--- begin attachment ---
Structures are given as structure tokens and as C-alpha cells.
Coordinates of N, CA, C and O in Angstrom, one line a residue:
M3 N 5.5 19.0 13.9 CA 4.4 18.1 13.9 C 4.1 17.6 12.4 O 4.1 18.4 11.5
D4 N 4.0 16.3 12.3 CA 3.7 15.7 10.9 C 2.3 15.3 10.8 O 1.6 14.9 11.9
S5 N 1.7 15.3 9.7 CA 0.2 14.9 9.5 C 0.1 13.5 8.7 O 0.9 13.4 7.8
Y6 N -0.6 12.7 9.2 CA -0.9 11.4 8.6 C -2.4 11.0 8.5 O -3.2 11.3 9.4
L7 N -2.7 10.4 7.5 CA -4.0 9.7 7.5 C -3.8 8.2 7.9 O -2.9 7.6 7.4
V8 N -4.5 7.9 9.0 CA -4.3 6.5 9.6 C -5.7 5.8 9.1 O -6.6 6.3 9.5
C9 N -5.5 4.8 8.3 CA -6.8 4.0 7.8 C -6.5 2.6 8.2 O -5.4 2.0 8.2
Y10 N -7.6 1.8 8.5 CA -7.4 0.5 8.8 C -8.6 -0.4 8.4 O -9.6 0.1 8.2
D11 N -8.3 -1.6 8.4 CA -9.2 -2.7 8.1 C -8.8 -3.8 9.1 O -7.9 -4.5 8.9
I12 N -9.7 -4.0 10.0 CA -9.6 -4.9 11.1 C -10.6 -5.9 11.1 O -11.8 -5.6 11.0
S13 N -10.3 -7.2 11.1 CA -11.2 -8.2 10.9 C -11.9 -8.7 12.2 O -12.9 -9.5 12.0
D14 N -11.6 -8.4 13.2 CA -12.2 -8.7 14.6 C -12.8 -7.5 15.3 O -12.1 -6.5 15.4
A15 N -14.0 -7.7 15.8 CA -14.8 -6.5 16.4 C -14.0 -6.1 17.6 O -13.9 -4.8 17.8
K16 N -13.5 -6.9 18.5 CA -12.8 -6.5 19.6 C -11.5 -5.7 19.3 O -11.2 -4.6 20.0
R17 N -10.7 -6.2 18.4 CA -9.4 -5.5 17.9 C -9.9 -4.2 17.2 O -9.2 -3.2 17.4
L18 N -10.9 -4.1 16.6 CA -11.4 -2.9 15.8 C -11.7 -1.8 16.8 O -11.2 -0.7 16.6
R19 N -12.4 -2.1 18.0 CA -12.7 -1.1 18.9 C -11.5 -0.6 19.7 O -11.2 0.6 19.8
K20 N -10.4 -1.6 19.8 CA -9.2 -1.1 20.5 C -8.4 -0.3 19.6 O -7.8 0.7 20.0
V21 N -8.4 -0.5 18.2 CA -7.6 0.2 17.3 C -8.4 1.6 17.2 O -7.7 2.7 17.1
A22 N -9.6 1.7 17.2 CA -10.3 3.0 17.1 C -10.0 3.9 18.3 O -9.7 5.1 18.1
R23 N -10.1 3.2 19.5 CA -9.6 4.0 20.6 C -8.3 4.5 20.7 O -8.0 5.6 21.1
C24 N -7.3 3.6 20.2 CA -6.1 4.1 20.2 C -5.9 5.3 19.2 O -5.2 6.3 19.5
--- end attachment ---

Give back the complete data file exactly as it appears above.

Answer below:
Structures are given as structure tokens and as C-alpha cells.
Coordinates of N, CA, C and O in Angstrom, one line a residue:
M3 N 5.5 19.0 13.9 CA 4.4 18.1 13.9 C 4.1 17.6 12.4 O 4.1 18.4 11.5
D4 N 4.0 16.3 12.3 CA 3.7 15.7 10.9 C 2.3 15.3 10.8 O 1.6 14.9 11.9
S5 N 1.7 15.3 9.7 CA 0.2 14.9 9.5 C 0.1 13.5 8.7 O 0.9 13.4 7.8
Y6 N -0.6 12.7 9.2 CA -0.9 11.4 8.6 C -2.4 11.0 8.5 O -3.2 11.3 9.4
L7 N -2.7 10.4 7.5 CA -4.0 9.7 7.5 C -3.8 8.2 7.9 O -2.9 7.6 7.4
V8 N -4.5 7.9 9.0 CA -4.3 6.5 9.6 C -5.7 5.8 9.1 O -6.6 6.3 9.5
C9 N -5.5 4.8 8.3 CA -6.8 4.0 7.8 C -6.5 2.6 8.2 O -5.4 2.0 8.2
Y10 N -7.6 1.8 8.5 CA -7.4 0.5 8.8 C -8.6 -0.4 8.4 O -9.6 0.1 8.2
D11 N -8.3 -1.6 8.4 CA -9.2 -2.7 8.1 C -8.8 -3.8 9.1 O -7.9 -4.5 8.9
I12 N -9.7 -4.0 10.0 CA -9.6 -4.9 11.1 C -10.6 -5.9 11.1 O -11.8 -5.6 11.0
S13 N -10.3 -7.2 11.1 CA -11.2 -8.2 10.9 C -11.9 -8.7 12.2 O -12.9 -9.5 12.0
D14 N -11.6 -8.4 13.2 CA -12.2 -8.7 14.6 C -12.8 -7.5 15.3 O -12.1 -6.5 15.4
A15 N -14.0 -7.7 15.8 CA -14.8 -6.5 16.4 C -14.0 -6.1 17.6 O -13.9 -4.8 17.8
K16 N -13.5 -6.9 18.5 CA -12.8 -6.5 19.6 C -11.5 -5.7 19.3 O -11.2 -4.6 20.0
R17 N -10.7 -6.2 18.4 CA -9.4 -5.5 17.9 C -9.9 -4.2 17.2 O -9.2 -3.2 17.4
L18 N -10.9 -4.1 16.6 CA -11.4 -2.9 15.8 C -11.7 -1.8 16.8 O -11.2 -0.7 16.6
R19 N -12.4 -2.1 18.0 CA -12.7 -1.1 18.9 C -11.5 -0.6 19.7 O -11.2 0.6 19.8
K20 N -10.4 -1.6 19.8 CA -9.2 -1.1 20.5 C -8.4 -0.3 19.6 O -7.8 0.7 20.0
V21 N -8.4 -0.5 18.2 CA -7.6 0.2 17.3 C -8.4 1.6 17.2 O -7.7 2.7 17.1
A22 N -9.6 1.7 17.2 CA -10.3 3.0 17.1 C -10.0 3.9 18.3 O -9.7 5.1 18.1
R23 N -10.1 3.2 19.5 CA -9.6 4.0 20.6 C -8.3 4.5 20.7 O -8.0 5.6 21.1
C24 N -7.3 3.6 20.2 CA -6.1 4.1 20.2 C -5.9 5.3 19.2 O -5.2 6.3 19.5